Cardin, Menendez, Colleagues Call on Administration to Grant Temporary Protected Status to Filipinos in Wake of Devastating Typhoon
Washington, DC – Following the devastation and humanitarian disaster suffered by the Philippines as a result of Typhoon Haiyan, Senators Ben Cardin (D-MD), Chairman of the SFRC Subcommittee on East Asian and Pacific Affairs, and Robert Menendez (D-NJ), Chairman of the SFRC, were joined by colleagues in calling on President Obama’s administration to grant Temporary Protected Status (TPS) to Filipino nationals currently residing in the United States and to consider additional avenues of relief for certain Filipinos with U.S. citizen or lawful permanent resident family members in the U.S. TPS is granted to foreign nationals who cannot safely return to their native country.
“Typhoon Haiyan has wrought unparalleled destruction and tragic loss of life in the Philippines,” the Senators wrote. “Victims of Typhoon Haiyan clearly meet the eligibility requirements for TPS, and we urge you to extend this designation as soon as possible. The United States has demonstrated its commitment to assisting the Philippines with the recovery effort through foreign aid, military assistance and relief supplies, but we must also assist the victims’ families in whatever way possible.”
A complete copy of the letter is available here.
The letter was also signed by Senators Patrick Leahy (D-VT), Orrin Hatch (R-UT), John McCain (R-AZ), Harry Reid (D-NV), Barbara Boxer (D-CA), Dick Durbin (D-IL), Mary Landrieu (D-LA), Lisa Murkowski (R-AK), Ben Cardin (D-MD), Kirsten Gillibrand (D-NY),Chris Coons (D-DL), Mark Kirk (R-IL), Marco Rubio (R-FL), Dean Heller (R-NV), Brian Schatz (D-HI), Mazie Hirono (D-HI), Tim Kaine (D-VA), Ed Markey (D-MA), Cory Booker (D-NJ).
Currently, the United States grants Temporary Protected Status (TPS) to El Salvador, Haiti, Honduras, Nicaragua, Somalia, Sudan and South Sudan, and Syria. As the program is designed, TPS would only be available to Filipinos already living in the United States who pass a background check and meet related eligibility requirements.
Below is the full letter.
The Honorable Rand Beers
Department of Homeland Security
3801 Nebraska Ave, NW
Washington, D.C. 20528
Acting Secretary Beers:
In light of the tremendous devastation suffered by the Philippines as a result of Typhoon Haiyan, we write to express our deep concern about the impact of this tragedy on Filipinos in the United States. We ask that you consider granting Temporary Protected Status (TPS) to eligible Filipino nationals within the United States and additional avenues of relief for certain Filipinos with U.S. citizen or lawful permanent resident family members in the U.S.
As you know, Typhoon Haiyan has wrought unparalleled destruction and tragic loss of life in the Philippines. The U.S. Joint Typhoon Warning Center estimated the storm’s sustained winds at 195 miles per hour at landfall, which if confirmed would make Haiyan one of the most powerful storms in recorded history. Hundreds of thousands of people are displaced with no shelter or clean water and millions face food shortages.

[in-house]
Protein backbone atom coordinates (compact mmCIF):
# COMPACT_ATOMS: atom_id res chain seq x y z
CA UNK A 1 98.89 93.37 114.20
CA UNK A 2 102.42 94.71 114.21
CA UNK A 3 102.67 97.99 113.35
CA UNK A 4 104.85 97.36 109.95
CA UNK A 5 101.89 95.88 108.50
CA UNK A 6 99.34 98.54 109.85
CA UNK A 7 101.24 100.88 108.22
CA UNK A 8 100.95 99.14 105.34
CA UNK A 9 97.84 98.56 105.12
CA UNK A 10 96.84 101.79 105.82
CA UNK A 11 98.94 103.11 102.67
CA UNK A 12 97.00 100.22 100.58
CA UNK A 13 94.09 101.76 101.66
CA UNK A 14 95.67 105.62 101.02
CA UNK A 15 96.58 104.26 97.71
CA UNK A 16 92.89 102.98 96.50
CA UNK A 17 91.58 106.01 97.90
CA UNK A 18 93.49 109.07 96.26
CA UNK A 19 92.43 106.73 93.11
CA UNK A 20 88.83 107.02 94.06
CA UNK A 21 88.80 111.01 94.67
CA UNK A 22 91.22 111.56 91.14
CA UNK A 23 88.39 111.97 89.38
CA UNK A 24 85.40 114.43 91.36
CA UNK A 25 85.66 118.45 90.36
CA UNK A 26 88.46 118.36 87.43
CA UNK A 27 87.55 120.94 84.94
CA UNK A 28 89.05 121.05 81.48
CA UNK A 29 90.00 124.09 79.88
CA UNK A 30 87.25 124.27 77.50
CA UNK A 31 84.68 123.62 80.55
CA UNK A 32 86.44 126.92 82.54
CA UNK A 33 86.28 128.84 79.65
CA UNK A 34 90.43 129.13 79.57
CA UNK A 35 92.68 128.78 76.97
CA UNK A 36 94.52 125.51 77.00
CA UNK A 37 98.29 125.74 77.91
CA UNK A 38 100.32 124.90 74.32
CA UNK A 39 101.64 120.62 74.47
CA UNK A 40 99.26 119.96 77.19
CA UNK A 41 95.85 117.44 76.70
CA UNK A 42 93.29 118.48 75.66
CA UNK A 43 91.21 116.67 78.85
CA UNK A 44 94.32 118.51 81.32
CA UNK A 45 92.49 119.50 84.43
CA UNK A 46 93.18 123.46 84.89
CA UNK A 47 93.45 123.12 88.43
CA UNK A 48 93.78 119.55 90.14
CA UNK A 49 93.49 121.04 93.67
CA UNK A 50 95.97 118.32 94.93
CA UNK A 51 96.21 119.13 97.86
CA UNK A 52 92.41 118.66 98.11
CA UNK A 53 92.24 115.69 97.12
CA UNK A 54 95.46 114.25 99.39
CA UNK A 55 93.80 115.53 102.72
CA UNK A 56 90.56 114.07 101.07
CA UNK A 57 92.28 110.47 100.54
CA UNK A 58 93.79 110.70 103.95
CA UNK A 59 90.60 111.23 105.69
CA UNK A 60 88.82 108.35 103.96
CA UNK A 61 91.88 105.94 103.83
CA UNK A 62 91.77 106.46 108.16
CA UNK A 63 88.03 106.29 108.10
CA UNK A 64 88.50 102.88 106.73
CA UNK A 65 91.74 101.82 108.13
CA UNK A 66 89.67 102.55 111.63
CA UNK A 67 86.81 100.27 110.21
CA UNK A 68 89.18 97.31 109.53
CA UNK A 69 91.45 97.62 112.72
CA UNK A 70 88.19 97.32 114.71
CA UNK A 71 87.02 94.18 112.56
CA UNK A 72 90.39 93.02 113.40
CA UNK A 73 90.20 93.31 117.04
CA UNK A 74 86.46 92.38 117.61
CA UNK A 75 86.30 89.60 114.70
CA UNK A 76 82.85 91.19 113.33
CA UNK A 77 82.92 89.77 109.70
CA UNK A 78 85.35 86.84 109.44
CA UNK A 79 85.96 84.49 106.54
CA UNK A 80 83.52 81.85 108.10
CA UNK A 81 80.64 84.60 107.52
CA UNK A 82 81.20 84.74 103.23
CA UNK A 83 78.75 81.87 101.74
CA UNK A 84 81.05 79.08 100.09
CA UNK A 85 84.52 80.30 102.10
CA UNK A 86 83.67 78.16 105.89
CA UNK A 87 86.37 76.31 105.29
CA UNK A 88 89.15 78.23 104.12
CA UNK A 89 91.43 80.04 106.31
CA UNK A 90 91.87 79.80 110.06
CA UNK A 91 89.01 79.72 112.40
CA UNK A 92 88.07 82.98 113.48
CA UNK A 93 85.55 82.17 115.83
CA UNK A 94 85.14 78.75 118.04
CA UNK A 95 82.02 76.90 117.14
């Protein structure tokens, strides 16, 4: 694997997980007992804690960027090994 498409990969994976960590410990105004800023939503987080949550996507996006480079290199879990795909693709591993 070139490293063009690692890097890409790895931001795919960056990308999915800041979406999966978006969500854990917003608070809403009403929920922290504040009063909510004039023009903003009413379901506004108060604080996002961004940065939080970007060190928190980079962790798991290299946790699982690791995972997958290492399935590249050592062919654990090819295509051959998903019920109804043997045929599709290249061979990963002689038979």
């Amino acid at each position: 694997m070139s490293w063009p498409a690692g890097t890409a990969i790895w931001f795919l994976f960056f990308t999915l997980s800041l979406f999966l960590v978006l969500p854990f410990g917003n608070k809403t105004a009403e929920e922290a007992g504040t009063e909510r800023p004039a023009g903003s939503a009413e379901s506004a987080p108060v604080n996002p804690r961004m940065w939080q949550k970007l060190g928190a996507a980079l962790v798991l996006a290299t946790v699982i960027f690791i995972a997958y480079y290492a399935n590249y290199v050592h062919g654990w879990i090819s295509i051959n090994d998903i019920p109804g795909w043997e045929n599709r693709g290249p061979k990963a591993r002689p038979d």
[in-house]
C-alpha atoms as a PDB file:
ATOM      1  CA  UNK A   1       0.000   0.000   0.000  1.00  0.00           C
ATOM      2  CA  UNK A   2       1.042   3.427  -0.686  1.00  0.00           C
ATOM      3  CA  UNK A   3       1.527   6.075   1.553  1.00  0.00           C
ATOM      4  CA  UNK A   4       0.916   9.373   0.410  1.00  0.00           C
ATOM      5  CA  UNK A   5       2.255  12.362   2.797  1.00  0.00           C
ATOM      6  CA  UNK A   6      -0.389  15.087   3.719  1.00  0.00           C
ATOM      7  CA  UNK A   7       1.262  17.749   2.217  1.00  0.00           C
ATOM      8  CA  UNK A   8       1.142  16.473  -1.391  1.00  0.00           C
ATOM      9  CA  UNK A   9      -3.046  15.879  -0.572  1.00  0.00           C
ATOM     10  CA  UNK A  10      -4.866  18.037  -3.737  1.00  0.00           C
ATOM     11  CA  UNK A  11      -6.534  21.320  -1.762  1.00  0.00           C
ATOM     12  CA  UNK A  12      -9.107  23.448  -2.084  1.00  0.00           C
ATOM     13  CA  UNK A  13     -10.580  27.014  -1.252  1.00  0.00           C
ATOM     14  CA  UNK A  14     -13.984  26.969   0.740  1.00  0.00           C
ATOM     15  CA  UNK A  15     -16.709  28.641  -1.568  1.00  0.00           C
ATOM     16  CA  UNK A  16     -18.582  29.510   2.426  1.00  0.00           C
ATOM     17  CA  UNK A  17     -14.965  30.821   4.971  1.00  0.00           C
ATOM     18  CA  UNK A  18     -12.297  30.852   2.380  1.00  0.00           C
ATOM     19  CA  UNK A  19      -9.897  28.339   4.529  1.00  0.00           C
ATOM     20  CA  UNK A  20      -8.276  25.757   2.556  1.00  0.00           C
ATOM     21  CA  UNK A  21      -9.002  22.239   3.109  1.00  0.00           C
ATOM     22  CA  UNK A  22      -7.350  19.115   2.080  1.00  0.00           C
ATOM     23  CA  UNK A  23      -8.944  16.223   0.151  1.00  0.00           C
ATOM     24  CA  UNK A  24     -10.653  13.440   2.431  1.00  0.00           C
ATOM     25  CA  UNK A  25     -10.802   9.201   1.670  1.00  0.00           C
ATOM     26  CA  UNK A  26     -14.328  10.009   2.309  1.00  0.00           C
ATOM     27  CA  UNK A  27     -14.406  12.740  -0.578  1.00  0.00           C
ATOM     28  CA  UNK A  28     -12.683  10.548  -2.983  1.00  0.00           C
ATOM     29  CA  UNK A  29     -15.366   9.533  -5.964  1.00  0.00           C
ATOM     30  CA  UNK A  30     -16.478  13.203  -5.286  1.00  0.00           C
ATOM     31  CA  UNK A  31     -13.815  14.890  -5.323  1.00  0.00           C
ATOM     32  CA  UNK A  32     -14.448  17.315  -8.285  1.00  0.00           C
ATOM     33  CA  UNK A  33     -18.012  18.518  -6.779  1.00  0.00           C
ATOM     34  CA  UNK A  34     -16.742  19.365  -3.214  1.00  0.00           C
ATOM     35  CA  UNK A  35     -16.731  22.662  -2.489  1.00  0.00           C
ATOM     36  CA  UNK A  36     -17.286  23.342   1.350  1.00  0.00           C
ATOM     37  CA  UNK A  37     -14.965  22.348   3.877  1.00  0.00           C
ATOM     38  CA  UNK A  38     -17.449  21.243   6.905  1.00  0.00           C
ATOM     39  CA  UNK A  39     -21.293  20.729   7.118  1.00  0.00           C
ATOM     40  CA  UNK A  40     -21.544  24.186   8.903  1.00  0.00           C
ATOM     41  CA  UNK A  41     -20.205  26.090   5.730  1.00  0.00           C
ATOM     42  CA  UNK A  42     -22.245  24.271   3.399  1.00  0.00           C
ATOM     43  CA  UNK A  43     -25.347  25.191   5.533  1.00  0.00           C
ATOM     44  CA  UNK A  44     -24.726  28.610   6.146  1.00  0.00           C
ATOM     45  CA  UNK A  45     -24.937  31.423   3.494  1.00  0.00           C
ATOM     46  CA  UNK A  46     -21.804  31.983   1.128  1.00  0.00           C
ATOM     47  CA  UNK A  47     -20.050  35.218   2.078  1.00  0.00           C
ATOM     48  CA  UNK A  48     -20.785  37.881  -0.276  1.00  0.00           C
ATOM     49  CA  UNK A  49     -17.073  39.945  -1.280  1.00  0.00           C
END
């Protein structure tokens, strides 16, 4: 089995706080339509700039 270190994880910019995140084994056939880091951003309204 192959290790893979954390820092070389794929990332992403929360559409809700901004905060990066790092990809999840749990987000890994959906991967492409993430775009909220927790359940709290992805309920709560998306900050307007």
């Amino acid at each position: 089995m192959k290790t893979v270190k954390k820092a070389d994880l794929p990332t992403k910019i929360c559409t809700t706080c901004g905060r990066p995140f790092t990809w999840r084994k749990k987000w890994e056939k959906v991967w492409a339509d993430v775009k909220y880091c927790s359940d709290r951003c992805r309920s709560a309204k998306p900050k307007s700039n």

The United States has granted TPS to other nationals after similarly traumatic events. Following Hurricane Mitch in 1999, the United States granted TPS to Honduran and Nicaraguan nationals; following several earthquakes in Central America in 2001, the United States granted TPS to Salvadorans; and following the earthquake in Haiti in 2010, the United States granted TPS to Haitians. Victims of Typhoon Haiyan clearly meet the eligibility requirements for TPS, and we urge you to extend this designation as soon as possible. Providing TPS is critical to humanitarian relief efforts as it both protects individuals who would be endangered by returning to their country of origin and it allows the home country more time to recover before accepting returnees.
It is important to note that granting TPS to Filipino nationals will not endanger our security. An alien is ineligible for TPS if he has a criminal background or poses a threat to national security. The decision to deny, withdraw or terminate TPS is in the sole discretion of the government; there is no judicial review of such a determination. Moreover, TPS is not a backdoor to U.S. citizenship. TPS does not make a beneficiary eligible for legal permanent resident status or U.S. citizenship. When the TPS designation of a country is terminated, beneficiaries revert to the same immigration status they maintained before the designation.
We also ask that you consider humanitarian parole and expedited visa processing for Filipinos who have U.S. citizen or lawful permanent resident relatives in the U.S. and approved or pending family petitions, especially Filipinos who have been orphaned, lost relatives in the storm or suffer other serious hardships. We also ask that you consider an automatic extension of visas, in categories where an extension is feasible, for Filipinos currently present in the U.S. Lastly, we ask that you consider temporarily suspending deportations to the Philippines and utilizing alternatives to detention in appropriate cases.
The United States has demonstrated its commitment to assisting the Philippines with the recovery effort through foreign aid, military assistance and relief supplies, but we must also assist the victims’ families in whatever way possible. Therefore, we respectfully request that you extend TPS to Filipino nationals residing in the United States and support the reunification of U.S. citizens and their Filipino family members.
Thank you for your consideration.
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